Rachel Fieldhouse


Magic mushrooms relieve depression and now we might know why

Magic mushrooms relieve depression and now we might know why

Psychedelics like psilocybin, the key active ingredient in magic mushrooms, have become a beacon of hope for people with depression that is resistant to other forms of treatment - and new research has shed some light on how they affect the brain.

A team of psychedelics researchers have used MRI technology to understand how psilocybin works in the brain, finding that it first “dissolves” then expands brain connections.

The study, published in Nature Medicine, found that certain parts of depressed people’s brains became more interconnected and flexible after two doses of psilocybin, and that the changes lasted for up to three weeks.

“These findings are important,” Professor David Nutt, a psychiatrist at the Imperial College London and one of the senior authors of the study, said.

“For the first time we find that psilocybin works differently from conventional antidepressants - making the brain more flexible and fluid, and less entrenched in the negative thinking patterns associated with depression.”

Though magic mushrooms have been used for their healing properties by Indigenous people for a long time, per ScienceAlert, their use in clinical trials - and our understanding of how they work - is limited.

Previous research from Professor Nutt and his colleagues found that a combination of psilocybin and psychological therapy was as effective as taking escitalopram, a common antidepressant, without the common side effects that can include weight gain, reduced libido, and insomnia.

Though this and other small studies have shown the benefits of psilocybin, how it works in the brain has been poorly understood until Professor Nutt’s most recent study.

He and his team analysed the brain scans of 43 people with clinical depression who had participated in two previous clinical trials, including 22 people treated with psilocybin, and 21 people who received escitalopram.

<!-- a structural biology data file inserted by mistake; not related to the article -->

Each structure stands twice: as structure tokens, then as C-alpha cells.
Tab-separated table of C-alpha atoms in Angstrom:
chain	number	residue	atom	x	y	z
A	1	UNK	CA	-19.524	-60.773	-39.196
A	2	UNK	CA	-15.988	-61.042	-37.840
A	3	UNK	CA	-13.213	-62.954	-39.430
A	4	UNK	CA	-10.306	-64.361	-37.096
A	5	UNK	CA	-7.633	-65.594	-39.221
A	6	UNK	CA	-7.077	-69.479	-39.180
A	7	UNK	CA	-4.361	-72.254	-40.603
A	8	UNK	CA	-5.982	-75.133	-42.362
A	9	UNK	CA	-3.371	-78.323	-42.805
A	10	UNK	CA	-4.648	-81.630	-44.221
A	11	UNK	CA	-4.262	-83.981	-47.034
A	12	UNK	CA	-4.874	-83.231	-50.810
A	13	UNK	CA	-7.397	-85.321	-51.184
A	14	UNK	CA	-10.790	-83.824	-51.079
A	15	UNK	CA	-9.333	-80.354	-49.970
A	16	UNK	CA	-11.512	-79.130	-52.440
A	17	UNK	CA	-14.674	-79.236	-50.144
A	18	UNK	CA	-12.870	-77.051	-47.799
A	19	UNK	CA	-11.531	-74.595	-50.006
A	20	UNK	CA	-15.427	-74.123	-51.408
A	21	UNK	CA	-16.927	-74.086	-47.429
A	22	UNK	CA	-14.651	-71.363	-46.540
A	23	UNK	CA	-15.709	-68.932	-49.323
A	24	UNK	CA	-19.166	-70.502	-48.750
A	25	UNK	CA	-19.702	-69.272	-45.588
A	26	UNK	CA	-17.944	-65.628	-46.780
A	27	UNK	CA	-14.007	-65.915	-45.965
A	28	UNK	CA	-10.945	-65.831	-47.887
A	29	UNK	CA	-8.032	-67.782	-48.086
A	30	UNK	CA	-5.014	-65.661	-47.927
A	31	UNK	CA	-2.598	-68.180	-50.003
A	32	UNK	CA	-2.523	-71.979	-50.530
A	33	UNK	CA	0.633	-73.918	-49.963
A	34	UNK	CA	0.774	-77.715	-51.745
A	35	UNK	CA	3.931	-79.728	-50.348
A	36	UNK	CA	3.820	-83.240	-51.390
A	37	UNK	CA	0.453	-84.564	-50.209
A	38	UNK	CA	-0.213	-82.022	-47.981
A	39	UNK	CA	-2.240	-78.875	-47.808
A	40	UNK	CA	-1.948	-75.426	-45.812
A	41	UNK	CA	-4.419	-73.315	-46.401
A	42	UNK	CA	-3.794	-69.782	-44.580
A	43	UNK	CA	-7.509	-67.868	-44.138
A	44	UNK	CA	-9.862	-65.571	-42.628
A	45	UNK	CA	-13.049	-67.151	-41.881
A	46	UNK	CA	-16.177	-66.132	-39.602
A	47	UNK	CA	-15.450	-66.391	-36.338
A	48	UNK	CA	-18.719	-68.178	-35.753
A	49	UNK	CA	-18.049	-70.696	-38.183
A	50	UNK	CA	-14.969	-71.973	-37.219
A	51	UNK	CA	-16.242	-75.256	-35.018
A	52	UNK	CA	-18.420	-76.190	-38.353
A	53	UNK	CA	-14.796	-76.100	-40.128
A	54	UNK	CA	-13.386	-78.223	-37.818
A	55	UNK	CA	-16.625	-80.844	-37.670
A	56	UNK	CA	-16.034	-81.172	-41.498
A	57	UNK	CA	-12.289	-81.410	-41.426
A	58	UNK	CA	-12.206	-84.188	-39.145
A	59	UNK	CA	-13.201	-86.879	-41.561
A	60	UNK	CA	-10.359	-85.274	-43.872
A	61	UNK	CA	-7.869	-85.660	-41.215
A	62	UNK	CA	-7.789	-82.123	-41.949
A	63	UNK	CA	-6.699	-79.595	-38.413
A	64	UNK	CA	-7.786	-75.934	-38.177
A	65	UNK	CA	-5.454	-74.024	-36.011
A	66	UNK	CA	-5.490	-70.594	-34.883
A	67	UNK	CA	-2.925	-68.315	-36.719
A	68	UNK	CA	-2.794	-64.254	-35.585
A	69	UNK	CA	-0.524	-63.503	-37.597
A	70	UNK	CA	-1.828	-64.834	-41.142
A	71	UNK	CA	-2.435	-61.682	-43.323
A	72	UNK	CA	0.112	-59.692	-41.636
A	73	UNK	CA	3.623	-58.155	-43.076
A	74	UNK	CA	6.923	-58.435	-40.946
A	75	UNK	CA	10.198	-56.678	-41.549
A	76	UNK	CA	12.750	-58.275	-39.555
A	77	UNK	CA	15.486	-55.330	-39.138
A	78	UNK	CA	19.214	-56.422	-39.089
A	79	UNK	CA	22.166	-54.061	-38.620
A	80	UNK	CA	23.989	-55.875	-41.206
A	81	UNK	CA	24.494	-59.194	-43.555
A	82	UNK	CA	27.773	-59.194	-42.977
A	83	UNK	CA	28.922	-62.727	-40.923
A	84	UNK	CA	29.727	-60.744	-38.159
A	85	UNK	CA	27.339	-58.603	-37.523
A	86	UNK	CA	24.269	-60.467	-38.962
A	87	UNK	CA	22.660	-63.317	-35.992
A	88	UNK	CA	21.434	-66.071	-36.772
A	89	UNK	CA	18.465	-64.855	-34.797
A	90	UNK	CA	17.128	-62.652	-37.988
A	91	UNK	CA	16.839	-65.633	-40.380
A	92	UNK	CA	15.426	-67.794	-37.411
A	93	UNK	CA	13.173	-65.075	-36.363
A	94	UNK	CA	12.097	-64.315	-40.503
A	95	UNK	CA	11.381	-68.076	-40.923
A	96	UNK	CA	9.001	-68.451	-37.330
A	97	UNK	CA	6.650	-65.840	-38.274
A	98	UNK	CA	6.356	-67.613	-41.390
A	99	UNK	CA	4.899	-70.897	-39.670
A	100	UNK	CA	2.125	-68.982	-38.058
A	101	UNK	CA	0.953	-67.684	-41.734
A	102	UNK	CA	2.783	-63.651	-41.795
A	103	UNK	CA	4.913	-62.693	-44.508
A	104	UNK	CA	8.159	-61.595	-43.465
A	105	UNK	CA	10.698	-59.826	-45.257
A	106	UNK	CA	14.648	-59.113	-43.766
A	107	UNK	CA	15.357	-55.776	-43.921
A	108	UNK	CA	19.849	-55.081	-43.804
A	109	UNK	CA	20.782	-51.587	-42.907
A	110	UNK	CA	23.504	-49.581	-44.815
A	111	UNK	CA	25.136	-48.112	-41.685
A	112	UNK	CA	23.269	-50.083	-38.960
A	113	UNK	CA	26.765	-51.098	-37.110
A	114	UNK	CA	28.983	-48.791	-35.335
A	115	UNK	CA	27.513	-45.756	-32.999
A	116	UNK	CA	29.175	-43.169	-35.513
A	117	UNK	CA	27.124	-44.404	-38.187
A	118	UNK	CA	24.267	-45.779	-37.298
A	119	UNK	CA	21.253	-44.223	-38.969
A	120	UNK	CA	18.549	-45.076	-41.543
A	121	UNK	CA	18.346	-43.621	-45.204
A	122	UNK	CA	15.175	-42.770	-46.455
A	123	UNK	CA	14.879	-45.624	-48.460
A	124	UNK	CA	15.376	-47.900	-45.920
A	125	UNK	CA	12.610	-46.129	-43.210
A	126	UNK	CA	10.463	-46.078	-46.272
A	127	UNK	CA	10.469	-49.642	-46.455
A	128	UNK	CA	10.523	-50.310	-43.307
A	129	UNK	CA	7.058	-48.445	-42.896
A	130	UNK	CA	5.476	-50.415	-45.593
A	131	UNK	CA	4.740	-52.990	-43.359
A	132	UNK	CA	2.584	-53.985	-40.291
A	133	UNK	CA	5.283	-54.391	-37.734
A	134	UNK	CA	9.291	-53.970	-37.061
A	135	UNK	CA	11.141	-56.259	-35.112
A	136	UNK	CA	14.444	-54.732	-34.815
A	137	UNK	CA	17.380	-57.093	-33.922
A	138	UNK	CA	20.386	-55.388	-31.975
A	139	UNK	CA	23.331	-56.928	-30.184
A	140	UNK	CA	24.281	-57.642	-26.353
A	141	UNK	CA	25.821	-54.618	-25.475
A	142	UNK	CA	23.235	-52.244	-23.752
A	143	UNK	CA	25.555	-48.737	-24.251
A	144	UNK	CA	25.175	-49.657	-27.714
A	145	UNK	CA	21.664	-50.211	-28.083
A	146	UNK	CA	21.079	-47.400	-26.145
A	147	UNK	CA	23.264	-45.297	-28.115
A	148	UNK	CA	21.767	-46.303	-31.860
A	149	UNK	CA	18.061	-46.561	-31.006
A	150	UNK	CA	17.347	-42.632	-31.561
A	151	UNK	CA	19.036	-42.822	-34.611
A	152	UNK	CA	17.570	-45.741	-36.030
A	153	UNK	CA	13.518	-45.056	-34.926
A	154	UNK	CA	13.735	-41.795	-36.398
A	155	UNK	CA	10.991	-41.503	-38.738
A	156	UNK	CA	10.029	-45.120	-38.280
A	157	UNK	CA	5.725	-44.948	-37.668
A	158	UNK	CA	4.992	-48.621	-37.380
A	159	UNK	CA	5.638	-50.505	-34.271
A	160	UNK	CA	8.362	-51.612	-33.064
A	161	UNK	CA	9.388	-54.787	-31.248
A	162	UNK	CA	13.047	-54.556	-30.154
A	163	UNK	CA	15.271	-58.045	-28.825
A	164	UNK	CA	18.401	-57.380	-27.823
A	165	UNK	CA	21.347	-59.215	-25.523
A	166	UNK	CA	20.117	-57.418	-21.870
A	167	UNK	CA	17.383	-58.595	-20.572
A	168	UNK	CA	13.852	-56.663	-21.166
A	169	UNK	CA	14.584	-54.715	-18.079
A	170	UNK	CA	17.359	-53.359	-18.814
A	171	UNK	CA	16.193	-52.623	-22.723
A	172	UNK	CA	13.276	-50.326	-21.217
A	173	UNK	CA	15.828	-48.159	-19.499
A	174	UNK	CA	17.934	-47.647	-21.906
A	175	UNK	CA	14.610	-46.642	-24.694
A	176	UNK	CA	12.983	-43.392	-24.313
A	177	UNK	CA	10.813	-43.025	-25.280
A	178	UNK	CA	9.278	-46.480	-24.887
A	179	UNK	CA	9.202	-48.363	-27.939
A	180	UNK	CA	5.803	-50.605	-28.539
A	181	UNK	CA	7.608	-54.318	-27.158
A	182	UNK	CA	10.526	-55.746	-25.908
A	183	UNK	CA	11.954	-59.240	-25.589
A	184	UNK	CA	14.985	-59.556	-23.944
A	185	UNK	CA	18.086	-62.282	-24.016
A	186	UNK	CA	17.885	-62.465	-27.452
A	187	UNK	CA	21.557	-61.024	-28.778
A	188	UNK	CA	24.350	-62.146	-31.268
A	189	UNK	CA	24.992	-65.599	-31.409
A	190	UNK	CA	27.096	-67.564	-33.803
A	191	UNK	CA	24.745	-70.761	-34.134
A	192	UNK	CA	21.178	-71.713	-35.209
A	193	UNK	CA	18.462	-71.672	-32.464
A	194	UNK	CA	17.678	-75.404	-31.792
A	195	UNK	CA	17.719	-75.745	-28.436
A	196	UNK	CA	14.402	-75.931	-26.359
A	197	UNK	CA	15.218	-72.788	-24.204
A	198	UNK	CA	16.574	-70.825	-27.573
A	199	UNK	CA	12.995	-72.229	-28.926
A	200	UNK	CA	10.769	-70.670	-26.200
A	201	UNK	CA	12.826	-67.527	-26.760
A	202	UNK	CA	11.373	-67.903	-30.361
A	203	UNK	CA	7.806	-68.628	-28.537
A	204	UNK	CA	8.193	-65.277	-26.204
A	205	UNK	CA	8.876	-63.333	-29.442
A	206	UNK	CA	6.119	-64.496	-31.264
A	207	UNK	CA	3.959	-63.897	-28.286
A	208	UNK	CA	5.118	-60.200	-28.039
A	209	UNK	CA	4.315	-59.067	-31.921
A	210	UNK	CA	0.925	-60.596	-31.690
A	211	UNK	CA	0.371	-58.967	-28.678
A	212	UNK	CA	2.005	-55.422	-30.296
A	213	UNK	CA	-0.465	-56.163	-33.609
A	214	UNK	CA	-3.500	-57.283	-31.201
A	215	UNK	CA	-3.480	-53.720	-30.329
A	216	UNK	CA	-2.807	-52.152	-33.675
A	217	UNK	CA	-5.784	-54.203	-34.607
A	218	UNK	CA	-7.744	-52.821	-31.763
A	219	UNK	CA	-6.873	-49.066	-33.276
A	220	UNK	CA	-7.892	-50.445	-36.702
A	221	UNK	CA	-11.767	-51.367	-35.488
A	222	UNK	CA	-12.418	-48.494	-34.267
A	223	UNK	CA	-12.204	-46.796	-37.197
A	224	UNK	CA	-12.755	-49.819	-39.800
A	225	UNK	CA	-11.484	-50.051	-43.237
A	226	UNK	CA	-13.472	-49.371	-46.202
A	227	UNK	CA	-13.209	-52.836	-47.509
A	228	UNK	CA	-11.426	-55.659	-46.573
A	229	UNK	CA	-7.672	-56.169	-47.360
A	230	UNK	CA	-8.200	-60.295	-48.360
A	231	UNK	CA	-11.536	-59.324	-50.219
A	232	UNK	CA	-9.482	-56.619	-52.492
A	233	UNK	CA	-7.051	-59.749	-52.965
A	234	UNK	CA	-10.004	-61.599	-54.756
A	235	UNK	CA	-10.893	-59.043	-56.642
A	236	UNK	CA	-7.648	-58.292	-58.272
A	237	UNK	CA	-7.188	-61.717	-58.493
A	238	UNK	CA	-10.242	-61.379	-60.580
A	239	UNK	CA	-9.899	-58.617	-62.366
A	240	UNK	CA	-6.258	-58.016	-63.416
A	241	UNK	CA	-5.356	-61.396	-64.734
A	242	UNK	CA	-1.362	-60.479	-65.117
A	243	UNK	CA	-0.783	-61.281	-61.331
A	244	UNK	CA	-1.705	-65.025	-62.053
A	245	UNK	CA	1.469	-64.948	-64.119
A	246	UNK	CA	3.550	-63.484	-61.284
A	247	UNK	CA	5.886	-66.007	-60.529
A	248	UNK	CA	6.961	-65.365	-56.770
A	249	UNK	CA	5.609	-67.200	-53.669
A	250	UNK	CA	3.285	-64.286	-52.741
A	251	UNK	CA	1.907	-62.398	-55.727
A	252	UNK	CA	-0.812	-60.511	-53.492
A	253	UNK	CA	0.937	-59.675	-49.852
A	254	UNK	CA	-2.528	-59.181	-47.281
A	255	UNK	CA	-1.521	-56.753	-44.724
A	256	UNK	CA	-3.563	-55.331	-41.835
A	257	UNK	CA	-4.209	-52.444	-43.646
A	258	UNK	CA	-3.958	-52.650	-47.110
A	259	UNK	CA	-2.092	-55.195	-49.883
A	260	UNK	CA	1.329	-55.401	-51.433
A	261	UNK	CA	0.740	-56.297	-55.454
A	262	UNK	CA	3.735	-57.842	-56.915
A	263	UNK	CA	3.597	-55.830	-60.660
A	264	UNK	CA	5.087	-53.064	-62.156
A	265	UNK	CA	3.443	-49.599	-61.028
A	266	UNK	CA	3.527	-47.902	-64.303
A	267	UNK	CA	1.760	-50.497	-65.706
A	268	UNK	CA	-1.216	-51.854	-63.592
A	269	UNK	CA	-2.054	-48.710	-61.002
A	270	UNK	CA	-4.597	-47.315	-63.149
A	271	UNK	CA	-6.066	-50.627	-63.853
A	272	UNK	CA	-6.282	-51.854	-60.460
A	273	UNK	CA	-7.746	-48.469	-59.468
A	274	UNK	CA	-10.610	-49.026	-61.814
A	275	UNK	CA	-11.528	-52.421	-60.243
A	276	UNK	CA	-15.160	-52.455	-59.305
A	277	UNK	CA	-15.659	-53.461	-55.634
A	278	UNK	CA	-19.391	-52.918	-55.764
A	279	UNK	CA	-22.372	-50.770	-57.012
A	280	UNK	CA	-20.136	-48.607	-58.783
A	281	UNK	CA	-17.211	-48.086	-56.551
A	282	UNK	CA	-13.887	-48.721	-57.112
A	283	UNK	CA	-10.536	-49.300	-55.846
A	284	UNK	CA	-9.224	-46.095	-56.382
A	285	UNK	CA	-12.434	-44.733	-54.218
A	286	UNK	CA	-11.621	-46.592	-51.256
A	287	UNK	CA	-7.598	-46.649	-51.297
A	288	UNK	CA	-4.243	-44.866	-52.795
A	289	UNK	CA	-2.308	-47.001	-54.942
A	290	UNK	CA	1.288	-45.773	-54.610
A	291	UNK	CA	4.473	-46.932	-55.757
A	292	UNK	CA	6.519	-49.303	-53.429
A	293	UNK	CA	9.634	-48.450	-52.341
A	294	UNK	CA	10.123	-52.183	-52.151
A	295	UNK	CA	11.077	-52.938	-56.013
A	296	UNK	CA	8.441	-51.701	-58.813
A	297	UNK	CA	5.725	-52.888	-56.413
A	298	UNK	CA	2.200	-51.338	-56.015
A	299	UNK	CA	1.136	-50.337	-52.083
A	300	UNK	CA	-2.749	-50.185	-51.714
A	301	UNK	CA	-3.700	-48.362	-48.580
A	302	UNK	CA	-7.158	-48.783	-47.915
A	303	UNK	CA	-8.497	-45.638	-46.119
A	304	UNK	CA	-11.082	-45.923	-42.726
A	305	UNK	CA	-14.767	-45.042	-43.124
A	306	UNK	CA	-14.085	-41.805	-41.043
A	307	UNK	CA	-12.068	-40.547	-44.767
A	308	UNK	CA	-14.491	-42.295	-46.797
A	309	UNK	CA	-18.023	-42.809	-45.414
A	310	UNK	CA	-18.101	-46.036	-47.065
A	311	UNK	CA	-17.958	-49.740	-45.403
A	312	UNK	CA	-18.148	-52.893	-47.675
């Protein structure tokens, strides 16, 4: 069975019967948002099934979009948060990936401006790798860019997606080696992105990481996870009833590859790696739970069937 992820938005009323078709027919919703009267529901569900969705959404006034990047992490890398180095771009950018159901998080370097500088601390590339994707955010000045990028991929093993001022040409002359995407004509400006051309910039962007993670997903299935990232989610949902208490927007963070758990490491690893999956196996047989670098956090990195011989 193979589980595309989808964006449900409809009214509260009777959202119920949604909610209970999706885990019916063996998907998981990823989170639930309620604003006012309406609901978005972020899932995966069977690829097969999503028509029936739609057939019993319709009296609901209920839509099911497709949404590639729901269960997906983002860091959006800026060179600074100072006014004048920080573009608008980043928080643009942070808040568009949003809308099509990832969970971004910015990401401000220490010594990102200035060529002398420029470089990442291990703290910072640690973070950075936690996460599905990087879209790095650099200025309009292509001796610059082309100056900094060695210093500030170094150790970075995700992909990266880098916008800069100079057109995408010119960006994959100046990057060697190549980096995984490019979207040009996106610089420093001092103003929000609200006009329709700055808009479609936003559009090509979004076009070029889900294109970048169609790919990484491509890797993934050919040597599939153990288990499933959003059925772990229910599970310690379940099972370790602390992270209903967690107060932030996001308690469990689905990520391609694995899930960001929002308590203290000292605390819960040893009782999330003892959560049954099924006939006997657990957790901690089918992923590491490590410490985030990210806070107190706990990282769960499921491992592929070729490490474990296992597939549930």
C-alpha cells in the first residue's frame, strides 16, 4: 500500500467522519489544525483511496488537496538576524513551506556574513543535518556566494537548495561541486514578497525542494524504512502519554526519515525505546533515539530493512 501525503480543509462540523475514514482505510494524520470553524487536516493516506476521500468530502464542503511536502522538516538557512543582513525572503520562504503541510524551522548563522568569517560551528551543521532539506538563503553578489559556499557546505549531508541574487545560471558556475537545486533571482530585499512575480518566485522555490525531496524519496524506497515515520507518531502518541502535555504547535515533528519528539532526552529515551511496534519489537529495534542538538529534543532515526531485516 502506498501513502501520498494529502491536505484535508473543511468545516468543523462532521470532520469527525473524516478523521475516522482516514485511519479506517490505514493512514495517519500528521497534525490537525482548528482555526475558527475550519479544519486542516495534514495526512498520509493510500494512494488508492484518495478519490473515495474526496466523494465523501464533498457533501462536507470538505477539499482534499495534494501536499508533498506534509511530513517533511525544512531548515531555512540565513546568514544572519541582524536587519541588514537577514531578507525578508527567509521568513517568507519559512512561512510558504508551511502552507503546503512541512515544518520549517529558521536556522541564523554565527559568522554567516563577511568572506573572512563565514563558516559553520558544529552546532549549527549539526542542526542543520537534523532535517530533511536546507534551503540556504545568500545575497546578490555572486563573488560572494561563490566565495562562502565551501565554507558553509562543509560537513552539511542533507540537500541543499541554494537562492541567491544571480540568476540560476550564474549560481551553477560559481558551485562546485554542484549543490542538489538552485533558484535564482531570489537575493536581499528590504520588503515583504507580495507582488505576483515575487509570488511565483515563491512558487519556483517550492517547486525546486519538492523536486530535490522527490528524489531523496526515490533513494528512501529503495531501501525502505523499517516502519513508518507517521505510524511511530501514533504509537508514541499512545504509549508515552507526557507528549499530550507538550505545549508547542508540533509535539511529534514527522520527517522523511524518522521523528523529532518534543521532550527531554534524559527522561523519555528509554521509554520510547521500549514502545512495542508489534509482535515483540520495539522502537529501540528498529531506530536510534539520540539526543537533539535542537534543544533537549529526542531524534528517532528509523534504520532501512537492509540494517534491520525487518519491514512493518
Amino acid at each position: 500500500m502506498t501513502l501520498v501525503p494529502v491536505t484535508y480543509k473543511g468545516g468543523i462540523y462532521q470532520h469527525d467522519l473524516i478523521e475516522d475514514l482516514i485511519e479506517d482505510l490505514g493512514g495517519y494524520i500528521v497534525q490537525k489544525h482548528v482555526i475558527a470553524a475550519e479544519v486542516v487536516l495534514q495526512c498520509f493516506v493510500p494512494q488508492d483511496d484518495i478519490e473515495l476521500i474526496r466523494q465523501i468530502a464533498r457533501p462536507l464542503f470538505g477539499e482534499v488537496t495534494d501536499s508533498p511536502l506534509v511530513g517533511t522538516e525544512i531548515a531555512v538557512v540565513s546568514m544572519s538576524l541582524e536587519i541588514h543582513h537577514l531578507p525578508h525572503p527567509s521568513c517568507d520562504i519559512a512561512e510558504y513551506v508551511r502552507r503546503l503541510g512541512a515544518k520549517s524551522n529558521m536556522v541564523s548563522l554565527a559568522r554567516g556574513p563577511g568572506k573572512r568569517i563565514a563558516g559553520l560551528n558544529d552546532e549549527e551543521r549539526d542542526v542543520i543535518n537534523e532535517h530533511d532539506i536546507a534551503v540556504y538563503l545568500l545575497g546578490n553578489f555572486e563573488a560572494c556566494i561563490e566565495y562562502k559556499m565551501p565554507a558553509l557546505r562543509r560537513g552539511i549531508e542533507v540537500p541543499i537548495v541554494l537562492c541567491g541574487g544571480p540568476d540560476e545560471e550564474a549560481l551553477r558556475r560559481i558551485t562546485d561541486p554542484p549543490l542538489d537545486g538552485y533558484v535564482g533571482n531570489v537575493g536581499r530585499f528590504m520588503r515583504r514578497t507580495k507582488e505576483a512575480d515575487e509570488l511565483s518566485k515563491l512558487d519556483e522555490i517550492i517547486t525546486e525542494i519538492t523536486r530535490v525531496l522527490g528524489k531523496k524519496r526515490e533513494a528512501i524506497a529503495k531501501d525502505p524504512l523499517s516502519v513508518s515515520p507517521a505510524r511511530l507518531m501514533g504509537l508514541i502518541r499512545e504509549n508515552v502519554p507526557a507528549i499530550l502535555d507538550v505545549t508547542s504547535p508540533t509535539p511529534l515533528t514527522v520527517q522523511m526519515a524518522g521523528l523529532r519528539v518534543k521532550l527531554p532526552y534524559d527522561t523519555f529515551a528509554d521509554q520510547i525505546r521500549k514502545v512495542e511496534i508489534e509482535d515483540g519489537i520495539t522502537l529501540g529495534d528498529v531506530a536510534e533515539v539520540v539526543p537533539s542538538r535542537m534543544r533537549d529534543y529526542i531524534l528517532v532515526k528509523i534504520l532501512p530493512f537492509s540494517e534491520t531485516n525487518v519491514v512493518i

They found that those who received psilocybin had greater connectivity in regions of the brain that are rich in serotonin receptors which are usually segregated in depressed patients. A day after treatment, their brain networks were more interconnected and flexible, while no such changes were seen in the people taking the antidepressant.

“This supports our initial predictions and confirms psilocybin could be a real alternative approach to depression treatments,” Professor Nutt said.

Their findings match those of a study from 2020, which found similar changes in brain network connectivity up to a month after one dose of psilocybin.

As exciting as these findings are, neuroscientist and fellow senior author Dr Robin Carhart-Harris said more research is needed.

“We don’t know yet how long the changes in brain activity seen with psilocybin therapy last and we need to do more research to understand this,” he said.

“We do know that some people relapse, and it may be that after a while their brains revert to the rigid patterns of activity we see in depression.”

Either way, the researchers hope their findings pave the way for studying psilocybin’s effect on other mental illnesses characterised by rigid thought patterns, such as anorexia and addiction.

“We now need to test if this is the case, and if it is, then we have found something important,” Dr Carhart-Harris said.

Image: Getty Images

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